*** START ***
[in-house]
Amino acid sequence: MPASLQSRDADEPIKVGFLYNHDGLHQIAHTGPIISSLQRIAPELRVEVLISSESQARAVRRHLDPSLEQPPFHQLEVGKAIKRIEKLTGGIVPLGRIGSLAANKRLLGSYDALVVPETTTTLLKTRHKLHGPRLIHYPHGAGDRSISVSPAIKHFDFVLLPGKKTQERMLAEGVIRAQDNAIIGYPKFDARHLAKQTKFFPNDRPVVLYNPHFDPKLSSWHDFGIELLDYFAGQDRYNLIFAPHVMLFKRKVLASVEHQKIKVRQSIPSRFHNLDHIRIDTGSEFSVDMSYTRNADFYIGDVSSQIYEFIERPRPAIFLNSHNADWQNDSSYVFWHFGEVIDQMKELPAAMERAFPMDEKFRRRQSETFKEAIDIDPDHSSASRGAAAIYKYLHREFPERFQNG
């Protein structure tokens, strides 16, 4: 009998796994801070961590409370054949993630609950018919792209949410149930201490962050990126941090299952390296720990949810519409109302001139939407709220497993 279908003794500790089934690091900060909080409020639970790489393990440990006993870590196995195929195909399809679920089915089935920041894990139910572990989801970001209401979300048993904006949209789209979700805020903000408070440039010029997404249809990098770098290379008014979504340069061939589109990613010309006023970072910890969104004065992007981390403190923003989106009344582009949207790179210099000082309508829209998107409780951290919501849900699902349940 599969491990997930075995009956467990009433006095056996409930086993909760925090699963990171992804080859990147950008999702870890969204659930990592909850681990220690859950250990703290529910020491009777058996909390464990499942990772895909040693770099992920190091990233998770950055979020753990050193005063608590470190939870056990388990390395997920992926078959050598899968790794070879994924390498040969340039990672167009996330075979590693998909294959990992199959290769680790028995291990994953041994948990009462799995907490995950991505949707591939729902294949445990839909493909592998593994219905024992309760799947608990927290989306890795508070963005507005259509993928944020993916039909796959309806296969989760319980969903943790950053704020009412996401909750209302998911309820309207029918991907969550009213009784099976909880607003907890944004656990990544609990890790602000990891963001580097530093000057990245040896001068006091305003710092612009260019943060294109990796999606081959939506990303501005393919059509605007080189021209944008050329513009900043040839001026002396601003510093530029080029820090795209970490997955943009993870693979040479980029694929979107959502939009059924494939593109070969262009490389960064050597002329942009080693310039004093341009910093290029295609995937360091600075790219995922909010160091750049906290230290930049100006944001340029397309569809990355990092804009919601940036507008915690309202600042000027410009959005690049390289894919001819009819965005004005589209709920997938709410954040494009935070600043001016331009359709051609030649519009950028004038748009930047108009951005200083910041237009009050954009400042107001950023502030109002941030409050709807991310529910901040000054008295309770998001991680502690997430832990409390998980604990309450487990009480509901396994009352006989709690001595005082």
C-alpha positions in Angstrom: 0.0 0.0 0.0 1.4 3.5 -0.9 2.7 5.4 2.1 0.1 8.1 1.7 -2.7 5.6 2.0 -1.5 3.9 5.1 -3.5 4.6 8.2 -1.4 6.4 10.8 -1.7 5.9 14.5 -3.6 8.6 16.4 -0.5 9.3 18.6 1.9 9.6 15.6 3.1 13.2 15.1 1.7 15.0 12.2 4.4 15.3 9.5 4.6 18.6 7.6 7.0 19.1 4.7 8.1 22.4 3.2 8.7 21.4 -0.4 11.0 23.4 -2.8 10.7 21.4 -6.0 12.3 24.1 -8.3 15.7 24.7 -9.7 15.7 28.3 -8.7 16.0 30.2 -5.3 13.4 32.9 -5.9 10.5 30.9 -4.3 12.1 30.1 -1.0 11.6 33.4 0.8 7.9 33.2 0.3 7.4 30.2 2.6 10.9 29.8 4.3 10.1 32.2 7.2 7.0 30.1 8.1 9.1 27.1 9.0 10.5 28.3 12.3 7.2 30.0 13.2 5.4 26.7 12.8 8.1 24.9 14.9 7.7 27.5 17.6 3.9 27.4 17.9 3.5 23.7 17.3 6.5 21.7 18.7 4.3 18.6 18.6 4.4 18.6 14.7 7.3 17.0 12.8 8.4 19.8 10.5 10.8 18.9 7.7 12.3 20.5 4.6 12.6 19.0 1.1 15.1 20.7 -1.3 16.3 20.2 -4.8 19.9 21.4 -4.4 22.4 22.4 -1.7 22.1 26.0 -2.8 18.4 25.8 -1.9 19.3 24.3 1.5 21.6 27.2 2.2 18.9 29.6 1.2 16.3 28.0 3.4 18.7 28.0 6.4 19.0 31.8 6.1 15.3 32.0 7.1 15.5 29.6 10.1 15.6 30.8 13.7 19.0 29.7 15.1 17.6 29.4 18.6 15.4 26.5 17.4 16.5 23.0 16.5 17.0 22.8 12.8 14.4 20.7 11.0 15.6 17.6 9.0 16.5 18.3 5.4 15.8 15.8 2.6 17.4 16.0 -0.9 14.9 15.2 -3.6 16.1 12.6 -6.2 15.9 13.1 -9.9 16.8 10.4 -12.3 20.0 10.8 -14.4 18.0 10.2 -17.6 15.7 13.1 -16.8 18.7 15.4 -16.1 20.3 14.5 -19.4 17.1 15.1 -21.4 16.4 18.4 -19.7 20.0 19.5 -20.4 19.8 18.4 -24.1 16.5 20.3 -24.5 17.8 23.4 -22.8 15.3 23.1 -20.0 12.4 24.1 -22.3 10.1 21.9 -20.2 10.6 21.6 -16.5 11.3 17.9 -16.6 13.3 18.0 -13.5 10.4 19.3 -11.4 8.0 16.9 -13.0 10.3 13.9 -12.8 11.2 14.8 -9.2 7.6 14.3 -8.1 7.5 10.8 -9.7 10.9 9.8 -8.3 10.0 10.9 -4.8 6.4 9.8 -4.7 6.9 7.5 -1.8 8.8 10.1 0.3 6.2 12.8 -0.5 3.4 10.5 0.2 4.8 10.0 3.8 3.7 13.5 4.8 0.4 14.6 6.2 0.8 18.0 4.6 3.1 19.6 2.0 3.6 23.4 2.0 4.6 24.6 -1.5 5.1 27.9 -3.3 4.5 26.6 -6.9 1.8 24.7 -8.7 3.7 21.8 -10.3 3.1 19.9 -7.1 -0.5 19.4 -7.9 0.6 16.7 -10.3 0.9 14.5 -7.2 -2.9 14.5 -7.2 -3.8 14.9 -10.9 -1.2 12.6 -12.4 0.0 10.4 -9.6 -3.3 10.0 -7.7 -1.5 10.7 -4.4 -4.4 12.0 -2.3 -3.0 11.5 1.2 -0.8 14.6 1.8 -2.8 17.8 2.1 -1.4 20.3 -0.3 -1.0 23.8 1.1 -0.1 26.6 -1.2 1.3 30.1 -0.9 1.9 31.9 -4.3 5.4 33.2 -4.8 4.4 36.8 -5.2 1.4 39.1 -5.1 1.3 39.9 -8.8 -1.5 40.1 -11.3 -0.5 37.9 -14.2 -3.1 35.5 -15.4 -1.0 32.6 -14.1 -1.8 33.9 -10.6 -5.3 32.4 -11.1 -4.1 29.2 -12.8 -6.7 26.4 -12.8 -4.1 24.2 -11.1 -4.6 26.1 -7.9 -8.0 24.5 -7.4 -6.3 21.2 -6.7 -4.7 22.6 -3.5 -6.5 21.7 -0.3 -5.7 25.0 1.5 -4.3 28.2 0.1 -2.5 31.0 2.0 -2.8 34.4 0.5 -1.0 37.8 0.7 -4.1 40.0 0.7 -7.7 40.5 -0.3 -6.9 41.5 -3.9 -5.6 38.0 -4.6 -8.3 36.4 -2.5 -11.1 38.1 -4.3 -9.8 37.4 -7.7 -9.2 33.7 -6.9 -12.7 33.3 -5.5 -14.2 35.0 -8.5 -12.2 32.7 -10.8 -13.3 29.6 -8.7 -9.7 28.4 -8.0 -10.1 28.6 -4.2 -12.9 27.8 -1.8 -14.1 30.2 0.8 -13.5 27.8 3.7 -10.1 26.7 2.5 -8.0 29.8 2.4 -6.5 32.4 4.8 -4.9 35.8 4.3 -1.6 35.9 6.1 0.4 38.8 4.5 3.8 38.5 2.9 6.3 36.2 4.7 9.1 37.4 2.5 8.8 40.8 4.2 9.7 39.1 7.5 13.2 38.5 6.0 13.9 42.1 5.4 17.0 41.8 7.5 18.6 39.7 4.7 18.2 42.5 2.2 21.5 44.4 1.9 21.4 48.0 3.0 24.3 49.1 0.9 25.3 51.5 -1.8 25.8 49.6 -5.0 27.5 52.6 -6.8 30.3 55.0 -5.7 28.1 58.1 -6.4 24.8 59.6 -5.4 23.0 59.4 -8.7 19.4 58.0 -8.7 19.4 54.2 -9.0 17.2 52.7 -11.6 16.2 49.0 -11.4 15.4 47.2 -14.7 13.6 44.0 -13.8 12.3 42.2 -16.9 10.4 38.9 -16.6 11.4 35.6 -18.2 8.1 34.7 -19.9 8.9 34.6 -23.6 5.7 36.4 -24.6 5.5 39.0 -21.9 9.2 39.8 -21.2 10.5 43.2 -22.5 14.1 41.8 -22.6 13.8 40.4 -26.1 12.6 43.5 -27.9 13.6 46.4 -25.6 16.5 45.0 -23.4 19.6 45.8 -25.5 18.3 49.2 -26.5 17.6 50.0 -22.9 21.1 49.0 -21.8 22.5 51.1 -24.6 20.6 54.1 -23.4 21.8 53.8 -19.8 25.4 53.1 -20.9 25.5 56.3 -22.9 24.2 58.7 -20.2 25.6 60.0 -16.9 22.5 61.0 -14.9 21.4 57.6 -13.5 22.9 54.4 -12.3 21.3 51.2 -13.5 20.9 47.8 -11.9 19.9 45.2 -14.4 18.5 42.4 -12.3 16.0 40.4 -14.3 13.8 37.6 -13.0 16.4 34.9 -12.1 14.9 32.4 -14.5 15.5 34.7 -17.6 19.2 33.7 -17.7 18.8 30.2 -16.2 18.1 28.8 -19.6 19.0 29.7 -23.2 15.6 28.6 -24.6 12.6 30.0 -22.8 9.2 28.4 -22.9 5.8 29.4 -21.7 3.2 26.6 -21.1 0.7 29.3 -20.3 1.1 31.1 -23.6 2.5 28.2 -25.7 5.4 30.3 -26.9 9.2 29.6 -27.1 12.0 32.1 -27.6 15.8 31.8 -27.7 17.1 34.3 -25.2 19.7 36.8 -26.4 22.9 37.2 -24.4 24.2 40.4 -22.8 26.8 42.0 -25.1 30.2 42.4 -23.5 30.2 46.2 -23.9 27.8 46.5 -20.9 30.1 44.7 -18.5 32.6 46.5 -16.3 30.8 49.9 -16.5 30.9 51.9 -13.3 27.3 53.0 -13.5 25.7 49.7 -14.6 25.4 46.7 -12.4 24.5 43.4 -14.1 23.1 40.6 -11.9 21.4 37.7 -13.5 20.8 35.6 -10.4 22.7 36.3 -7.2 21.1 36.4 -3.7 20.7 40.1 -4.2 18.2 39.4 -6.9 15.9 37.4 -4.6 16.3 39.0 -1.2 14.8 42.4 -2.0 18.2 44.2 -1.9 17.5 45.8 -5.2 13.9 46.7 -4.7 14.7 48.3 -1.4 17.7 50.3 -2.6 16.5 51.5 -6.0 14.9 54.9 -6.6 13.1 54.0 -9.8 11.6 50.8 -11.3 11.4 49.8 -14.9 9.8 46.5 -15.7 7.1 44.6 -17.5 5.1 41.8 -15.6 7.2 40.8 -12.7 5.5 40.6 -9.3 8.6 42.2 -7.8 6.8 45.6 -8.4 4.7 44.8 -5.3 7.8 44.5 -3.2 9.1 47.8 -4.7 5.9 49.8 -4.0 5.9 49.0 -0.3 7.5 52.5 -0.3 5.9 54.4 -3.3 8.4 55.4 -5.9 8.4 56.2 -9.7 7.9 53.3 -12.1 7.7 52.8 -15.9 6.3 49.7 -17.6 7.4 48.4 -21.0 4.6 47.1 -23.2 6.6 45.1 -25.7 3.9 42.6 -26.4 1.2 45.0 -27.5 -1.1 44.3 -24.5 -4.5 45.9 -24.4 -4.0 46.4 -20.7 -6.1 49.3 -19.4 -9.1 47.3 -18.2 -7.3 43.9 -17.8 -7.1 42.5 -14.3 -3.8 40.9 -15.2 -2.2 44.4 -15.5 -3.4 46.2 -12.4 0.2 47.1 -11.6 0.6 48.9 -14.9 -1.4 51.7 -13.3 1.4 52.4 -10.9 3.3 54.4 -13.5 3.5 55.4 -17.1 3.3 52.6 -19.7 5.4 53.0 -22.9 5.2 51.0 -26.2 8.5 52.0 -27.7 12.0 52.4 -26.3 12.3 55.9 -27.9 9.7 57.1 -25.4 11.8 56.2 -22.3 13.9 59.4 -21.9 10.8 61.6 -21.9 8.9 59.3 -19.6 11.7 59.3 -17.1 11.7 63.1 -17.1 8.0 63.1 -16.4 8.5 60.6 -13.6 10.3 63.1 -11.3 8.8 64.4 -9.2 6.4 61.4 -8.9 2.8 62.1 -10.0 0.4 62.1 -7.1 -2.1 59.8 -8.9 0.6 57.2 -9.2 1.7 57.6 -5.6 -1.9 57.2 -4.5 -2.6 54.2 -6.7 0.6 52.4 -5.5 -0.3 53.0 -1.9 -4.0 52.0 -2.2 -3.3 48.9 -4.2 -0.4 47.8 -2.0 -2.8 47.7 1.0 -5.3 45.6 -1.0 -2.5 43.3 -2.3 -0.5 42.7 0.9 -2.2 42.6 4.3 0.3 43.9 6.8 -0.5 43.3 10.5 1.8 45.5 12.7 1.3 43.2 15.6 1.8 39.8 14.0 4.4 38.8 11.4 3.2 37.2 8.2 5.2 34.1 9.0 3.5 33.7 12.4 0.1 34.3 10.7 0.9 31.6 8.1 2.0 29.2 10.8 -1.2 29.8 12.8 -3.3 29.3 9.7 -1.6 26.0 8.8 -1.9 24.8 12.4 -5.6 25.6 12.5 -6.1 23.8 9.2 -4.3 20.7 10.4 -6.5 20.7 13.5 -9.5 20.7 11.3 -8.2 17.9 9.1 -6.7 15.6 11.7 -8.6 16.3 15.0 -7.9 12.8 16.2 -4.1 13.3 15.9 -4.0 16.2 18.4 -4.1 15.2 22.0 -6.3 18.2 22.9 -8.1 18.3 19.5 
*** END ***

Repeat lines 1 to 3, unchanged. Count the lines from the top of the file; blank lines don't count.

[in-house]
Amino acid sequence: MPASLQSRDADEPIKVGFLYNHDGLHQIAHTGPIISSLQRIAPELRVEVLISSESQARAVRRHLDPSLEQPPFHQLEVGKAIKRIEKLTGGIVPLGRIGSLAANKRLLGSYDALVVPETTTTLLKTRHKLHGPRLIHYPHGAGDRSISVSPAIKHFDFVLLPGKKTQERMLAEGVIRAQDNAIIGYPKFDARHLAKQTKFFPNDRPVVLYNPHFDPKLSSWHDFGIELLDYFAGQDRYNLIFAPHVMLFKRKVLASVEHQKIKVRQSIPSRFHNLDHIRIDTGSEFSVDMSYTRNADFYIGDVSSQIYEFIERPRPAIFLNSHNADWQNDSSYVFWHFGEVIDQMKELPAAMERAFPMDEKFRRRQSETFKEAIDIDPDHSSASRGAAAIYKYLHREFPERFQNG
């Protein structure tokens, strides 16, 4: 009998796994801070961590409370054949993630609950018919792209949410149930201490962050990126941090299952390296720990949810519409109302001139939407709220497993 279908003794500790089934690091900060909080409020639970790489393990440990006993870590196995195929195909399809679920089915089935920041894990139910572990989801970001209401979300048993904006949209789209979700805020903000408070440039010029997404249809990098770098290379008014979504340069061939589109990613010309006023970072910890969104004065992007981390403190923003989106009344582009949207790179210099000082309508829209998107409780951290919501849900699902349940 599969491990997930075995009956467990009433006095056996409930086993909760925090699963990171992804080859990147950008999702870890969204659930990592909850681990220690859950250990703290529910020491009777058996909390464990499942990772895909040693770099992920190091990233998770950055979020753990050193005063608590470190939870056990388990390395997920992926078959050598899968790794070879994924390498040969340039990672167009996330075979590693998909294959990992199959290769680790028995291990994953041994948990009462799995907490995950991505949707591939729902294949445990839909493909592998593994219905024992309760799947608990927290989306890795508070963005507005259509993928944020993916039909796959309806296969989760319980969903943790950053704020009412996401909750209302998911309820309207029918991907969550009213009784099976909880607003907890944004656990990544609990890790602000990891963001580097530093000057990245040896001068006091305003710092612009260019943060294109990796999606081959939506990303501005393919059509605007080189021209944008050329513009900043040839001026002396601003510093530029080029820090795209970490997955943009993870693979040479980029694929979107959502939009059924494939593109070969262009490389960064050597002329942009080693310039004093341009910093290029295609995937360091600075790219995922909010160091750049906290230290930049100006944001340029397309569809990355990092804009919601940036507008915690309202600042000027410009959005690049390289894919001819009819965005004005589209709920997938709410954040494009935070600043001016331009359709051609030649519009950028004038748009930047108009951005200083910041237009009050954009400042107001950023502030109002941030409050709807991310529910901040000054008295309770998001991680502690997430832990409390998980604990309450487990009480509901396994009352006989709690001595005082």